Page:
Do You Need Talent To Be A Star? (Hello Kim Kardashian..)

The Olympics are here, and nothing describes such a momentous event more accurately than the words sheer talent. Yet, we live in an age in which reality television stars are paid more than most Olympic athletes would ever dream of. What does this say about how our cultures value talent?

After watching hours and hours of the Olympics this summer, I began to think about why my eyes were glued to the screen with such intensity. Then it occurred to me: watching the Olympics is so different than watching the programming I’m normally fed. Unlike most popular media today, the Olympics feature amazing, awe-inspiring talent, the kind of talent that is even almost incomprehensible at times. And we’re not used to that.

In our modern era of the Internet and reality television, the meaning of “talent” is being redefined. Before the days when starring on Real Housewives made you instantly famous and allowed you to build a successful brand, like specialty cocktails or toaster ovens, there were hurdles to jump through, there was credibility to earn, and there were discriminatory circumstances to shed in order to be able to showcase your talent for the world.

Now, the barriers to proclaiming your talent are gone and establishing a voice in any field is achievable for anyone who can log online.
But there is a drawback to this increased access. The line between real talent and fabricated credibility is blurred, causing our culture, at times, to fall from what is true and honest because of our loosened expectations of what being talented really means.

In my own personal world, I have a hard time choosing sides in this argument, but it is a question I continue to consider nonetheless. Do I want the talent we see to be decided solely by the cultural elite that have the power to judge worthiness? I don’t think so.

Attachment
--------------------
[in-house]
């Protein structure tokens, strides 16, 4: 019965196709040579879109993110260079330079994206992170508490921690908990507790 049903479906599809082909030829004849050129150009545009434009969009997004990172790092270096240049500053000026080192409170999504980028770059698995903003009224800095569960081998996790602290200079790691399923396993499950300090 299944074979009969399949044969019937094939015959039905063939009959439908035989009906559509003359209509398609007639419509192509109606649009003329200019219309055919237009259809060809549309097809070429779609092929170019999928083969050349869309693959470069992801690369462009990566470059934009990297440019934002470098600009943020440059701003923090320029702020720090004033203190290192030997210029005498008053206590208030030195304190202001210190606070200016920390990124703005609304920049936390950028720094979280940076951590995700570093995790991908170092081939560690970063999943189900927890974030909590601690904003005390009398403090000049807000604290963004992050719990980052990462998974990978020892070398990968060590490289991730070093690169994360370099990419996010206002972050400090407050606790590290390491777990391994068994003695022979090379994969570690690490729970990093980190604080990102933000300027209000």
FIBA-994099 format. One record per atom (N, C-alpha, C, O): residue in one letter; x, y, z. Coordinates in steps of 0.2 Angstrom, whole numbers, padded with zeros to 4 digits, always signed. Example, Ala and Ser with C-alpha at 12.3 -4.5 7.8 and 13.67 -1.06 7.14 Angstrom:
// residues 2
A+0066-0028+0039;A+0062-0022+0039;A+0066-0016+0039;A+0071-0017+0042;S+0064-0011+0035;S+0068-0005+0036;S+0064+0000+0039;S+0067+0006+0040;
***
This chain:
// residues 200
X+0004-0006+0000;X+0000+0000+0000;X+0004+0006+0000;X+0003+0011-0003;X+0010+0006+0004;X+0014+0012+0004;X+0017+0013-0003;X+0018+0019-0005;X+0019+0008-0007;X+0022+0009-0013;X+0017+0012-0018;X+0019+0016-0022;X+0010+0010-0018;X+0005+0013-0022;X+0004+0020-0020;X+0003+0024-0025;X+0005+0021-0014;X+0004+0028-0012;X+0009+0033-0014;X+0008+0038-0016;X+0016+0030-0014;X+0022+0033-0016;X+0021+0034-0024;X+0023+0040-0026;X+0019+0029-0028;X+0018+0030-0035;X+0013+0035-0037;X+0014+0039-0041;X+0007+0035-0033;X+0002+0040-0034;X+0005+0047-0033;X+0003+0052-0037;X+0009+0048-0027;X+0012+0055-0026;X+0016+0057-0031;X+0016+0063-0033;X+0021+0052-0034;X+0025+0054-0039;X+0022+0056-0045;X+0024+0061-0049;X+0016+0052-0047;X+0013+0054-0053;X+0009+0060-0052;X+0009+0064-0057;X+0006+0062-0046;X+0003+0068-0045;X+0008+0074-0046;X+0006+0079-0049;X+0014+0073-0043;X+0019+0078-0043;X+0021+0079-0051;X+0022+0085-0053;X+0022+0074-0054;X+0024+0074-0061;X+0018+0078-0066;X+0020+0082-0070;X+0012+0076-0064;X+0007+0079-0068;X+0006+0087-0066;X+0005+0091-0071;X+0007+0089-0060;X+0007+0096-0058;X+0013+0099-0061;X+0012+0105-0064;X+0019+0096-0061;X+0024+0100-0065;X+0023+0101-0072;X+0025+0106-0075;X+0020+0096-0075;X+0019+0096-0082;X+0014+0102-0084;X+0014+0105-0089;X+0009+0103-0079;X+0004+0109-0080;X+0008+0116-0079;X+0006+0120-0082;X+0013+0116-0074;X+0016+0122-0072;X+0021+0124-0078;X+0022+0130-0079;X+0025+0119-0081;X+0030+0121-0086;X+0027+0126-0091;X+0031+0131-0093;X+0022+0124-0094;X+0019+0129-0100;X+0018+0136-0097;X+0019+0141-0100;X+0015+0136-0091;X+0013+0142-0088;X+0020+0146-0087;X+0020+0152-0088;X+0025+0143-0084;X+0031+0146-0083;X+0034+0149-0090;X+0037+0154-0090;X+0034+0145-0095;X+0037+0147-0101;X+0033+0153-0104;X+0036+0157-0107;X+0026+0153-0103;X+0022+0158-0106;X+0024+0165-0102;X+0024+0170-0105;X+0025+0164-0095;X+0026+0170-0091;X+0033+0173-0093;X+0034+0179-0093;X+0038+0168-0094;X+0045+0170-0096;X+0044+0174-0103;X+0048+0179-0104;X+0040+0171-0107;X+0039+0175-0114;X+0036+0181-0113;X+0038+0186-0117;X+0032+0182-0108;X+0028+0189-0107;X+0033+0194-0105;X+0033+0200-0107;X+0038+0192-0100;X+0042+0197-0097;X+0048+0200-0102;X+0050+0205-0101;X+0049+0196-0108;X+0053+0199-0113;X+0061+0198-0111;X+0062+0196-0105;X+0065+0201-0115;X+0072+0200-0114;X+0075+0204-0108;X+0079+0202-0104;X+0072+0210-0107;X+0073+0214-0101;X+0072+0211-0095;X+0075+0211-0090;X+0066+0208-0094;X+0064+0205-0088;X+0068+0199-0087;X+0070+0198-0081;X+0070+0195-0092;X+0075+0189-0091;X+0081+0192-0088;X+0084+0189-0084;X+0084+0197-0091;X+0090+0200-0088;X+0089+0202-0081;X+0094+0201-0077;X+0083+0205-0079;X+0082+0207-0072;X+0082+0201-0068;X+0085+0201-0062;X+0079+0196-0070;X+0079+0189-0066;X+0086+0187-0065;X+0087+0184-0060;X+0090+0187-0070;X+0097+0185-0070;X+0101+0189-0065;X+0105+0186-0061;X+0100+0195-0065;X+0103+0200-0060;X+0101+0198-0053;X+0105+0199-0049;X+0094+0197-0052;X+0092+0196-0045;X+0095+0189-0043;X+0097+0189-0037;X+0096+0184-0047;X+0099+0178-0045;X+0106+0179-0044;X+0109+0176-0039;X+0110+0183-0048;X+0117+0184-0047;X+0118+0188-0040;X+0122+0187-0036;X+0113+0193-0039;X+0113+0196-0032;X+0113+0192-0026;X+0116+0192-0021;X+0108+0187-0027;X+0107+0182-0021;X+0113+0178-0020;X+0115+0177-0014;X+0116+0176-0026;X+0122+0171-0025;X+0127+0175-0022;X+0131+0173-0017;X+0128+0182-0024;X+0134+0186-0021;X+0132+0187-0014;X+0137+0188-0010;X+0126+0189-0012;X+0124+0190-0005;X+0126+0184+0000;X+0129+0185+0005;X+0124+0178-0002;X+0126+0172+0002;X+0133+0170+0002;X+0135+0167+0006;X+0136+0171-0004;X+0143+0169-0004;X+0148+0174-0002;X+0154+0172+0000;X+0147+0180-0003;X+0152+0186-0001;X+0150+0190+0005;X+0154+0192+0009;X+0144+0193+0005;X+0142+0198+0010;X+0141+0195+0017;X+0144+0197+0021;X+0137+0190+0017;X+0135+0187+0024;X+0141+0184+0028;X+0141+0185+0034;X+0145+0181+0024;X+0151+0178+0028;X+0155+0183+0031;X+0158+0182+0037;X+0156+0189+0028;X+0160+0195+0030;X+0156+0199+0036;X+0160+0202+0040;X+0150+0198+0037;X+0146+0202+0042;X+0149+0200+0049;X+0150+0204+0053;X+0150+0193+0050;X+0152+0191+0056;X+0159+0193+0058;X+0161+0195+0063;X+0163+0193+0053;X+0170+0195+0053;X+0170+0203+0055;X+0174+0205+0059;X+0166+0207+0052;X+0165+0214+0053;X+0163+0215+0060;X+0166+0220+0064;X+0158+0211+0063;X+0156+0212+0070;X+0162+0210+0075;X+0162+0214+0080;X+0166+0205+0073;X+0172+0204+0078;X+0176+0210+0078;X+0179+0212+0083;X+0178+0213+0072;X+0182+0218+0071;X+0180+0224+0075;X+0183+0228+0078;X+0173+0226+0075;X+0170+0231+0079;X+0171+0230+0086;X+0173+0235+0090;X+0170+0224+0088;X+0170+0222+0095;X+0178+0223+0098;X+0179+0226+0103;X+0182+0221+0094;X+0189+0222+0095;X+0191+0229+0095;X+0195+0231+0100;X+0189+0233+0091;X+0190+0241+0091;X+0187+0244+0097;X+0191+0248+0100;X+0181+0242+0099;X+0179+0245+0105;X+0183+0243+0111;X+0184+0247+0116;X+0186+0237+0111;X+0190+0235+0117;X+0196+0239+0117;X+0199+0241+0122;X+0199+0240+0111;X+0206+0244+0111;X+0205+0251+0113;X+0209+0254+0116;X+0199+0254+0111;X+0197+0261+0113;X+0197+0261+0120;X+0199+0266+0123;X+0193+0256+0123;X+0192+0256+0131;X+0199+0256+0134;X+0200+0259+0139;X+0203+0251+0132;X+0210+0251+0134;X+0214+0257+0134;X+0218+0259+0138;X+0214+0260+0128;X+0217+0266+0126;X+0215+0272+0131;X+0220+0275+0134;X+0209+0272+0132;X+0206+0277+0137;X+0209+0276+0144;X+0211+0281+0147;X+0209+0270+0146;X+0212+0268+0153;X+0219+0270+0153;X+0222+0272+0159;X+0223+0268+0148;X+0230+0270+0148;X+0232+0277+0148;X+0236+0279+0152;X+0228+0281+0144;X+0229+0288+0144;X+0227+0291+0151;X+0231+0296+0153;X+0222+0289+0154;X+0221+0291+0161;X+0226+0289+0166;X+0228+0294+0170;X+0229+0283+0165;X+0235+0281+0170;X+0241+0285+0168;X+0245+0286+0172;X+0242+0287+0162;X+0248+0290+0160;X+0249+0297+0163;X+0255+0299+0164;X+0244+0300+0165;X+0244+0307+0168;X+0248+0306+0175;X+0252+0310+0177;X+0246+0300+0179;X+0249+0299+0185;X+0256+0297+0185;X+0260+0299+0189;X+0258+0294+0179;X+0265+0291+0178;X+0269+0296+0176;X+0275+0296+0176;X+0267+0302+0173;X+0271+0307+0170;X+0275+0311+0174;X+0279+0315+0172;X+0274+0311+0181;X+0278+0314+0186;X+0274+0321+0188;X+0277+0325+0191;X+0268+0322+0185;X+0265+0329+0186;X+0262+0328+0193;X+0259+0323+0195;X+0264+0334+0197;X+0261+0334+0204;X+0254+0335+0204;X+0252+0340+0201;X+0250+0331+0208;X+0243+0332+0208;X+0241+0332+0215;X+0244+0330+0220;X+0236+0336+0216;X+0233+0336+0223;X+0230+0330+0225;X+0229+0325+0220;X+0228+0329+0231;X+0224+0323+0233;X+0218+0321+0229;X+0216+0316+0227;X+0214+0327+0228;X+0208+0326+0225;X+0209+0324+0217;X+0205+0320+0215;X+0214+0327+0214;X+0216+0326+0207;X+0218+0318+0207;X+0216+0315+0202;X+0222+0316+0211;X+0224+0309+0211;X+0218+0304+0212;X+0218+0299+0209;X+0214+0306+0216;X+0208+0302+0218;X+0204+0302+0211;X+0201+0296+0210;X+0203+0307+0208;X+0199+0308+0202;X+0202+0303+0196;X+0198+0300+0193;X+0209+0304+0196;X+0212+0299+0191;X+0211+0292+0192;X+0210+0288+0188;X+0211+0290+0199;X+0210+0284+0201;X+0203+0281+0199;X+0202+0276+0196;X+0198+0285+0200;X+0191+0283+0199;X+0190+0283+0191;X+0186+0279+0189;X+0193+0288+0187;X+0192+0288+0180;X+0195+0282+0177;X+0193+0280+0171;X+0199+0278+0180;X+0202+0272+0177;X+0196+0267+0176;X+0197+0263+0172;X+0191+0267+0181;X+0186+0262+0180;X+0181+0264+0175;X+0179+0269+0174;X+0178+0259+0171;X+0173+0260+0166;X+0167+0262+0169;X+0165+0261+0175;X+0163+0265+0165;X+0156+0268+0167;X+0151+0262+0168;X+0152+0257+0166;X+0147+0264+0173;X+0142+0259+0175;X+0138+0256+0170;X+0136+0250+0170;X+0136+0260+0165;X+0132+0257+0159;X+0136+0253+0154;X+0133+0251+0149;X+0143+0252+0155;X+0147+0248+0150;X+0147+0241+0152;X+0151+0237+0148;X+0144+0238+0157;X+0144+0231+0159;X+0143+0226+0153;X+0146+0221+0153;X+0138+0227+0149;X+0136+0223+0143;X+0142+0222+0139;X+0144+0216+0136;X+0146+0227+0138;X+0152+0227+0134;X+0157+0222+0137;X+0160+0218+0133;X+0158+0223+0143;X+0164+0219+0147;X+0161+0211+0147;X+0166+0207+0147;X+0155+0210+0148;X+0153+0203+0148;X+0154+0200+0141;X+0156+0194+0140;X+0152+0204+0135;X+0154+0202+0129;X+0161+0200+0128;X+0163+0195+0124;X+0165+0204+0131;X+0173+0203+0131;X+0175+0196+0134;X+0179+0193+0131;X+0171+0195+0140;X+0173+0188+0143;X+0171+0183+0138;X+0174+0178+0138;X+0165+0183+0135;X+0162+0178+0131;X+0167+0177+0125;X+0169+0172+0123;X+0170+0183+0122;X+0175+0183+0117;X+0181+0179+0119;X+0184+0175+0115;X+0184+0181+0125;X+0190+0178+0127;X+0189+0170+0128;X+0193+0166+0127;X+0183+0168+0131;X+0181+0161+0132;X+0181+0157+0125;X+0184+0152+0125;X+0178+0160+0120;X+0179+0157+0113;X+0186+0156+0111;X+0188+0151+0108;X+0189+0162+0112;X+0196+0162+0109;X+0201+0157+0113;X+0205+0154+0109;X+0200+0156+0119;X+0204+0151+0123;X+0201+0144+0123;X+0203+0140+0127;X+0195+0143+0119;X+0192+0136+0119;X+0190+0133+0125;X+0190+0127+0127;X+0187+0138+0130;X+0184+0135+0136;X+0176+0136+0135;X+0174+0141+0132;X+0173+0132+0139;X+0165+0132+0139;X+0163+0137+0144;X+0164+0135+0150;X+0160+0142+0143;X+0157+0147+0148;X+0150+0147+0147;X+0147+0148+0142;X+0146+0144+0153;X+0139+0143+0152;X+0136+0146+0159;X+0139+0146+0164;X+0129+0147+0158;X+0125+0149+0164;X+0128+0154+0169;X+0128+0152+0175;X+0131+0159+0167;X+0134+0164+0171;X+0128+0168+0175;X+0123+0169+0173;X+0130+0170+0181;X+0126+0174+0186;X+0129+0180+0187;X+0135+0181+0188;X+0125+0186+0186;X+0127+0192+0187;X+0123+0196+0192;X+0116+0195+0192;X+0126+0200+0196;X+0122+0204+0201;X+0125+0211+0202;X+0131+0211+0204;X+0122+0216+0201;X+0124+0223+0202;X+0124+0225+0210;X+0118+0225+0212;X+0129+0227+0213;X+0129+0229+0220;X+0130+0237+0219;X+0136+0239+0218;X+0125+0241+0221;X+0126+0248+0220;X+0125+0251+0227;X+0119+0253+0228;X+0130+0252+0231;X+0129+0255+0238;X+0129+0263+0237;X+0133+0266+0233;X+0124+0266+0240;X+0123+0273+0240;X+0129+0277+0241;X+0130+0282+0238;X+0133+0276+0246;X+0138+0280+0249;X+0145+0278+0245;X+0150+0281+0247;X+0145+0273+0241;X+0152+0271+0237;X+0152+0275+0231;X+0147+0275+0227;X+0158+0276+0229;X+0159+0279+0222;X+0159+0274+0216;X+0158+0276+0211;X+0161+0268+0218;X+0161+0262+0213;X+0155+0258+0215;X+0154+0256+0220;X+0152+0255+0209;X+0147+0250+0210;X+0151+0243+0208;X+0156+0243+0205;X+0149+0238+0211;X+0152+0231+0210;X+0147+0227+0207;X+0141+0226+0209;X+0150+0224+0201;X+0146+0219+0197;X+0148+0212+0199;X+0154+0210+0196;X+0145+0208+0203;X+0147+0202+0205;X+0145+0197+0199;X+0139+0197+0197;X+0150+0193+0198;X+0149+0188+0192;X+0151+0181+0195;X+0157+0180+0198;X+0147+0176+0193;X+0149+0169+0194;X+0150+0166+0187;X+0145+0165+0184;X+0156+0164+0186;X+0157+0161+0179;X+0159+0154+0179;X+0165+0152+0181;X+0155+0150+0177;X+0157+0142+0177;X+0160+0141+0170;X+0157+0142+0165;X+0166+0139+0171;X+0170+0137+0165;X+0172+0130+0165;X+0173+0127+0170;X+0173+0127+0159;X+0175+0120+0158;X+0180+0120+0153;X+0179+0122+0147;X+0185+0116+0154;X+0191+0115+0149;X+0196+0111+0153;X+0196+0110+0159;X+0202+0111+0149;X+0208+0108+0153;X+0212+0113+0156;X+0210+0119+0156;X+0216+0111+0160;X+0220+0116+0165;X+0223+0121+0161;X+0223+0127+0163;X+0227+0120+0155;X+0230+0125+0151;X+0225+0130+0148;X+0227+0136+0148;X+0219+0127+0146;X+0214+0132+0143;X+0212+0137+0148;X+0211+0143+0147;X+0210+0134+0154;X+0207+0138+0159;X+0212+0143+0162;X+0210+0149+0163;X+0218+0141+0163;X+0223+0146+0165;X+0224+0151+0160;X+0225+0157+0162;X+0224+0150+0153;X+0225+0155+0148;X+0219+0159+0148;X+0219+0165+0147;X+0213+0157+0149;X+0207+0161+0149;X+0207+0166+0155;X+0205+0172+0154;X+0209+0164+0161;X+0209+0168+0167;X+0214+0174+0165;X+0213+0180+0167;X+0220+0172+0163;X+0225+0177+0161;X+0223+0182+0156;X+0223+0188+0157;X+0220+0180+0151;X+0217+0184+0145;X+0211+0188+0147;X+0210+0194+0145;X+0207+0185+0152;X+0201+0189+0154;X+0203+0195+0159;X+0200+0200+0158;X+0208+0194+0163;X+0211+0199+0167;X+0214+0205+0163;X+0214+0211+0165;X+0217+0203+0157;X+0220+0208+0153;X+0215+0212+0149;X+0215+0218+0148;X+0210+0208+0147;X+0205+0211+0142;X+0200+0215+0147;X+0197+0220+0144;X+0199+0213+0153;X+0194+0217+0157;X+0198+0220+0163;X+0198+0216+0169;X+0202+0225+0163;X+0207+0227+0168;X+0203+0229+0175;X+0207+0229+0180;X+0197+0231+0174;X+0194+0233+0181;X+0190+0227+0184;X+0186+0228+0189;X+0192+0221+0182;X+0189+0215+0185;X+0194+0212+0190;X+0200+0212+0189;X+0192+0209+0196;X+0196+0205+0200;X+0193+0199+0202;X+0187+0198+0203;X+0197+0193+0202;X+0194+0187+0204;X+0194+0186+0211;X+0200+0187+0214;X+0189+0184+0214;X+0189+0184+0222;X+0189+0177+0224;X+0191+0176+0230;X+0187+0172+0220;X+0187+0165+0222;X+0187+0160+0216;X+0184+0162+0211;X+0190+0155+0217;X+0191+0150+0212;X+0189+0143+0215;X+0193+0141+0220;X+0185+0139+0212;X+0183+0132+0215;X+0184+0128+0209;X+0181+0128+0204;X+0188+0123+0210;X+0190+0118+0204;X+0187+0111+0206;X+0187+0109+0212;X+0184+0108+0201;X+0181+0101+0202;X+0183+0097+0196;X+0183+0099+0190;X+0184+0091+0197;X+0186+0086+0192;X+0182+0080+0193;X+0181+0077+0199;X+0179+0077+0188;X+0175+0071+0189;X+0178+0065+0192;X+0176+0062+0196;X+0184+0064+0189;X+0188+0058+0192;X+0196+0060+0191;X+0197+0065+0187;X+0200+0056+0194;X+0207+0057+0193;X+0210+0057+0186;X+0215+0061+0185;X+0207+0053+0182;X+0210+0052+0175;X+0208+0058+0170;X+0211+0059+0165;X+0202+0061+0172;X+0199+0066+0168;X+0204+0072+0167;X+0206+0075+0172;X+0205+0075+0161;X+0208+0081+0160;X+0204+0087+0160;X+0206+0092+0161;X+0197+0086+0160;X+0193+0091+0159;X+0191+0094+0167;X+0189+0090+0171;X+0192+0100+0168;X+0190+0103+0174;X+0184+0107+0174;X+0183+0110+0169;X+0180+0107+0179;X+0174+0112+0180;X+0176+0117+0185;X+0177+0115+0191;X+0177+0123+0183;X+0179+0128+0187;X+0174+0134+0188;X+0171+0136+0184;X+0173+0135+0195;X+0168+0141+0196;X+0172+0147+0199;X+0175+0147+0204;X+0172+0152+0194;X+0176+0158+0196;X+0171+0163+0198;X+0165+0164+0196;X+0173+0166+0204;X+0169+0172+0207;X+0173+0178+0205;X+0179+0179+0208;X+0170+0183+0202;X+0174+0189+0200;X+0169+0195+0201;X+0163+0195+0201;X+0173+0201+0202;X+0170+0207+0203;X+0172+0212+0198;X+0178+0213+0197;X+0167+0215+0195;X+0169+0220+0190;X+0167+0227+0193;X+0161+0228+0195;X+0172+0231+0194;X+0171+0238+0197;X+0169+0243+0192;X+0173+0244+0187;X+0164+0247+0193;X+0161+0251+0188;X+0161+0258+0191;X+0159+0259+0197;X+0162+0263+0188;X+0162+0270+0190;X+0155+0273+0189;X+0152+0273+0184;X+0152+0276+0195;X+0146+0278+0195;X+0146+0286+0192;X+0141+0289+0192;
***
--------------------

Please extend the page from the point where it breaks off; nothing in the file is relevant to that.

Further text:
As a student aspiring to establish a voice, I have the ability to publish my thoughts and words despite my young age and my lack of experience. However, the trend in popular culture scares me because I see the trivial, ridiculous, and often fake triumph over the well constructed, thoughtful, and intelligent.

Is Kim Kardashian talented? Her annual income would suggest that she is extremely talented. Where we put our money is what we place value in, but does getting someone to buy into you as a brand mean you’re talented? I’m not so sure. Rather, I think it affirms your persuasiveness, determination, aggressiveness and, of course, sexiness.

On the other side, there is Tavi Gevinson, a 16-year-old fashion blogger turned Founder and Editor-In-Chief of her own online magazine, Rookie. Surely without the access to the internet at 11-years-old, Gevinson wouldn’t have been able to establish her blog, garner a followership in the millions, and reach the level of success she has achieved with her online magazine. And Gevinson’s work is the kind of cultural savior that I believe we need. Her work is the kind that is, as I described, well constructed, thoughtful and intelligent.

So where does that leave us? Kim Kardashian and Tavi Gevinson are using open media platforms to move their ideas forward, but in drastically different ways.
In the day of unlimited, unbarred content, I believe it is the responsibility of the consumer to practice discernment while realizing that their actions in supporting or rejecting media content affects our culture as a whole and encourages or diminishes quality work.

What do you think? Are we trivializing talent by watching reality TV, or are we just balancing our media diet of fruits and veggies with a little slice of pie?

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